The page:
by Steven Warner Film Streaming Scene

Everybody’s Talking About Jamie | Jonathan Butterell

Credit: Amazon Studios

Everybody’s Talking About Jamie is a reductive, self-congratulatory musical that deeply cheapens its real-life subject.


Everybody’s Talking About Jamie…everybody, that is, except Amazon Studios, who have done little in the way of promoting a film they spent a great deal to acquire from Disney/Fox earlier this year, and who have unceremoniously dumped the movie onto their streaming service with little to no fanfare. Perhaps they were too busy with another big-studio acquisition that premiered just a few weeks earlier, a film whose marketing campaign included James Corden running into Los Angeles traffic and thrusting his junk into the faces of unsuspecting drivers. But perhaps such a comparison is a unfair; Cinderella, after all, is a known property featuring an all-star cast, while Everybody’s Talking About Jamie is an adaptation of a West End musical concerning a 16-year-old boy desperate to follow his dream of becoming a drag queen, starring a cast of mostly unknowns. Yet the two actually do share several key things in common: both feature subpar musical numbers, and more broadly, the movies themselves are absolutely dreadful. Jamie comes from the school of LGBTQ+ films aimed squarely at straight-identifying audience members, a plea for tolerance and acceptance that diminishes the very people it seeks to champion. Jonathan Butterell, Tom MacRae, and Dan Gillespie Sells, all of whom helped to create the original theater production, have returned to bring their tale to the big screen, doing little to hide its stage-bound roots.

The titular Jamie (Max Harwood) is bullied at school for his homosexuality, his only friend a Muslim girl named Pritti (Lauren Patel) mocked for her religion and the wearing of a hijab. For his 16th birthday, Jamie receives a much-sought-after pair of high-heeled shoes from his loving and supportive mother (Sarah Lancashire), setting him on the path toward his goal of becoming a drag queen, with his “coming out” to occur at the school’s upcoming prom. Meanwhile, Jamie’s inner thoughts are presented through musical numbers that include his fellow classmates and teachers, an appropriate bit of theatricality considering the storyline and lead character. But director Butterell hasn’t a clue as to how to stage the show’s fancy for the big screen, opting for a style that employs limited Steadicam shots cut together with basic point-and-shoot and… that’s it; the lack of kineticism in a film of this ilk is borderline shocking. The candy-colored aesthetics are obvious, to say the least, while the song themselves — with music by Sells and lyrics by MacRae — are interchangeable pop confections that sound like rejects from the High School Musical series. The choreography, meanwhile, is practically non-existent: the contrast between the self-described “fabulous” Jamie and the half-assed musical interludes meant to reflect his vibrant inner life is utterly jarring, while the one between that same inner life and his mundane surroundings is barely evident. Thematically, the film feels like a relic from another era, describing in great detail the meaning behind drag and its intersection with sexuality. Important discourse, certainly, but presented exclusively through graceless exposition dumps by characters who sound like they are reciting Google results. In other words, Everybody’s Talking About Jamie seems to exist in a world where RuPaul’s Drag Race isn’t one of the most successful shows on the planet, where drag as a whole hasn’t become a cultural mainstay, and also seems to believe that its straight-identifying viewers are all backwoods hicks whose ideas of drag and homosexuality come from old episodes of Laugh-In. There’s a sequence where Jamie meets a 60-something drag queen named Loco Chanel (Richard E. Grant) and, in the film’s most heavy-handed musical number, discovers the sacrifices that previous generations of gay individuals made for people like Jamie today. He also finds out that there was an AIDS epidemic that killed a lot of innocent people, information which the film paints as revelatory.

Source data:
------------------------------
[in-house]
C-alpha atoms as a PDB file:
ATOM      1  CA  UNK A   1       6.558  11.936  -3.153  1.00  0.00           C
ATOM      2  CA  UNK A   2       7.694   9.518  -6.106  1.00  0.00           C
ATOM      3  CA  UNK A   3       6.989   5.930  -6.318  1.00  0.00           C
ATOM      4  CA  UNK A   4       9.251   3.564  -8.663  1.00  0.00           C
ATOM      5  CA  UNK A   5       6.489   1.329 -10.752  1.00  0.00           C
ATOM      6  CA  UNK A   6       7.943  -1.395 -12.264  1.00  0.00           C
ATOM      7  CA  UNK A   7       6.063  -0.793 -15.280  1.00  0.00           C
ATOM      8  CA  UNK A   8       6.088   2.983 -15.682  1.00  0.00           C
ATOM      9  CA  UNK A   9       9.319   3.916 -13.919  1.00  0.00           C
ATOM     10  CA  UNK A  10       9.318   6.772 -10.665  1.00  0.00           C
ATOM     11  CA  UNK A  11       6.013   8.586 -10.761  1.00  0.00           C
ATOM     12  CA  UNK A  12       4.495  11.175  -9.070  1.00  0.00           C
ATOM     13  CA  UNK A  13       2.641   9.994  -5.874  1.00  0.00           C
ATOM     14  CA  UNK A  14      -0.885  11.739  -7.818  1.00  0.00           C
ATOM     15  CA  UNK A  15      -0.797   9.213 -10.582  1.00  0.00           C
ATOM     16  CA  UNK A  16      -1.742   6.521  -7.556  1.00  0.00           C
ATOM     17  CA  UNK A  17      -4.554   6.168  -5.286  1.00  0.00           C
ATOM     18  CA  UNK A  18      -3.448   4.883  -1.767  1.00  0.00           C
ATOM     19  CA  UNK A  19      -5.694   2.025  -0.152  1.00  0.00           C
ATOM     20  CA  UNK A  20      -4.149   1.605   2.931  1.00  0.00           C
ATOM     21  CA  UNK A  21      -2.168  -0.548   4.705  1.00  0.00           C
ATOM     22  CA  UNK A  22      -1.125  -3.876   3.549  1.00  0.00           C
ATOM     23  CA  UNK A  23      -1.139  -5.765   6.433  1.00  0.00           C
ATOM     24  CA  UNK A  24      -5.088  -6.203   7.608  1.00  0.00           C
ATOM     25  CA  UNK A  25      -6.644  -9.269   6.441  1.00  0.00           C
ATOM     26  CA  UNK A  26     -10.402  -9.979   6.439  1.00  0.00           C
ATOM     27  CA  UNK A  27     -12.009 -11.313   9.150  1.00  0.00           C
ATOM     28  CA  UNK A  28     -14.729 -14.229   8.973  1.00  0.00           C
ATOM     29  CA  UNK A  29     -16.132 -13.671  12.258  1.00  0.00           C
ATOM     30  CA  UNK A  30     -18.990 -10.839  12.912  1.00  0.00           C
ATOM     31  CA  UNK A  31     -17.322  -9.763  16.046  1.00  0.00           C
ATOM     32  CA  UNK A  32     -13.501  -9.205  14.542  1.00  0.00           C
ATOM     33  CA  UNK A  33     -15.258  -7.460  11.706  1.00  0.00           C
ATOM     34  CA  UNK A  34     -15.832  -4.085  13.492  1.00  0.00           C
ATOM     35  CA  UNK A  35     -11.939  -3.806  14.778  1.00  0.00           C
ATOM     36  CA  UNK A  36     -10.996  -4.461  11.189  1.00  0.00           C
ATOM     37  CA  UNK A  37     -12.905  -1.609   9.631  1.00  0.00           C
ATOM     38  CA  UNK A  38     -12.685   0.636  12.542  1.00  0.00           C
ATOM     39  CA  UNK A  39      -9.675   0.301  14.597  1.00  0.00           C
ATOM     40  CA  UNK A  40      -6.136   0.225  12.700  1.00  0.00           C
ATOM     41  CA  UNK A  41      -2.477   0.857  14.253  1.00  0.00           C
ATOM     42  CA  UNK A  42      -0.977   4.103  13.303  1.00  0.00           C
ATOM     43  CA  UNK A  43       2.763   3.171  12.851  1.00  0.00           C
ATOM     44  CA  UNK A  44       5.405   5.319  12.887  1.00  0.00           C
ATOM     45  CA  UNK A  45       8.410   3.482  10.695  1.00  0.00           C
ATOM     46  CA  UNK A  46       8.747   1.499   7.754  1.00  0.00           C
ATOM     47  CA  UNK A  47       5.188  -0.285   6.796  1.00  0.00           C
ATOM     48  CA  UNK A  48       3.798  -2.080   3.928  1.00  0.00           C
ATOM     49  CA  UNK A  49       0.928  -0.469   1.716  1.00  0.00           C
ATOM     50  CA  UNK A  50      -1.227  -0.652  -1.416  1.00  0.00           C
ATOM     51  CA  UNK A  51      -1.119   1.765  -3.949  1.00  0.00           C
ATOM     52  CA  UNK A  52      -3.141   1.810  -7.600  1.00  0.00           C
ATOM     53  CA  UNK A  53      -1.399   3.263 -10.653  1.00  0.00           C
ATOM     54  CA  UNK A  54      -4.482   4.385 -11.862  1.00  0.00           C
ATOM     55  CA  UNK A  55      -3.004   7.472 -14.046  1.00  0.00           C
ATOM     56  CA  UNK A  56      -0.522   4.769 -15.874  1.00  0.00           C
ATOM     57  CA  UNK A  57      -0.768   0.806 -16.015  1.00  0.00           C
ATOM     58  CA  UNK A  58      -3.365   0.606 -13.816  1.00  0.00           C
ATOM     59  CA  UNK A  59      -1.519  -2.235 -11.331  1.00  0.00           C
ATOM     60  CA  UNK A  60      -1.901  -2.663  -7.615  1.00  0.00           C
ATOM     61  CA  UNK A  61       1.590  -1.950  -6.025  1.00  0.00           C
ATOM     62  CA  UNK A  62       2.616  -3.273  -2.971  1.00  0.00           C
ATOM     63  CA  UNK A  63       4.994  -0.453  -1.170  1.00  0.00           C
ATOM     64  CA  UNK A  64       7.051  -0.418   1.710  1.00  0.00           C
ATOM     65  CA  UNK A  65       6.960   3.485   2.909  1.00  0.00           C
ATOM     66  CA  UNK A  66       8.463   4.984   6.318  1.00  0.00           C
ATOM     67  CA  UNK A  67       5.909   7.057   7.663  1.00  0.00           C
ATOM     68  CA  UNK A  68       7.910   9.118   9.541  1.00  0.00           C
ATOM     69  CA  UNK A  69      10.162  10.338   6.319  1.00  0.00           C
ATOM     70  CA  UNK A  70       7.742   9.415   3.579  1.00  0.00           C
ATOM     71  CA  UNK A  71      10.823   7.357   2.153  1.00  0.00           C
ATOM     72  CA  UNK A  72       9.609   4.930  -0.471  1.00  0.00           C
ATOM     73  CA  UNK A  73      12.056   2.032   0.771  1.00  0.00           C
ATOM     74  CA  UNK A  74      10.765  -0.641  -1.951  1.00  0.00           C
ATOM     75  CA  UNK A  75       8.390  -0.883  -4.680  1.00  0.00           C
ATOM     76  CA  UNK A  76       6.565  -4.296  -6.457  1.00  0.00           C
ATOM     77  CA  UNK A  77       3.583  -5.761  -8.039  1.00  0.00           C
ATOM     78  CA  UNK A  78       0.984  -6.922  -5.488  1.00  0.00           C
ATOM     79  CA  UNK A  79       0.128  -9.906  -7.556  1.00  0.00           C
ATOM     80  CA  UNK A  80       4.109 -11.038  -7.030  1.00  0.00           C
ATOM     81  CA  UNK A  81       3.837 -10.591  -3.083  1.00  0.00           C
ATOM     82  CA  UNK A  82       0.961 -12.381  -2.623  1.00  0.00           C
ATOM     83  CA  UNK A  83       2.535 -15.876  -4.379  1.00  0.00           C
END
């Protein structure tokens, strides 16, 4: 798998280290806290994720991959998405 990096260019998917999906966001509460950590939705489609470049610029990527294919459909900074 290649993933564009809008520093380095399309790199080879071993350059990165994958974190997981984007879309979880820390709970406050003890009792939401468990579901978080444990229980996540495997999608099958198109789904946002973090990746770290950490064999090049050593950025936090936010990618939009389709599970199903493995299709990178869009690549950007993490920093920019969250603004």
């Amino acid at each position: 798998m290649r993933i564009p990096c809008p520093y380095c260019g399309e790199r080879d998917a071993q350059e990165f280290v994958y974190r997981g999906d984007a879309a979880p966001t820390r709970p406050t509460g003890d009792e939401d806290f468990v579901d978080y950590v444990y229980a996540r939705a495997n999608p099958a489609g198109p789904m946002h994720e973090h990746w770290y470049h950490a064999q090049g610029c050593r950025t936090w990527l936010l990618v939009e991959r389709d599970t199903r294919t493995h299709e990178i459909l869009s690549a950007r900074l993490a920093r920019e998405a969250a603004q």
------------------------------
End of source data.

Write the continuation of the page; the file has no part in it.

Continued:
Perhaps Everybody’s Talking About Jamie is meant for a teen audience more likely to be unaware of these important bits of gay history, but the self-satisfied manner in which the film delivers them is wholly off-putting. Jamie proceeds to question if he should even continue with drag, as he outwardly states that he is nothing compared to these pioneers, and like everything else, while the sentiment is appreciated, it’s handled in the most overt, self-congratulatory way possible. It doesn’t help that Jamie is a bit of a self-entitled asshole, which makes him one of the more realistic portrayals of teenagers on screen in awhile, but also makes for unbearable viewing. Harwood, in his feature film debut, delivers an energetic and committed performance, although his singing voice is disappointingly as weak as the songs themselves. Sharon Horgan shows up in a completely thankless role as a bitchy teacher who literally tells the kids not to follow their dreams, while Ralph Ineson gets to embody the role of “Dad Who Wishes His Gay Son Acted Like A Man.” Both the stage and film versions of Everybody’s Talking About Jamie are based on the life of a real individual, Jamie Campbell, whose trials and tribulations were chronicled in the BBC documentary, Jamie: Drag Queen at 16. Campbell indeed proved to be a pioneer much like those before him, and his life and legacy deserve more than a few shitty musical numbers in a September streaming dump. Everybody should be talking about that Jamie; this one can sod off.  

You can currently stream Jonathan Butterell’s Everybody’s Talking About Jamie on Amazon Prime Video.

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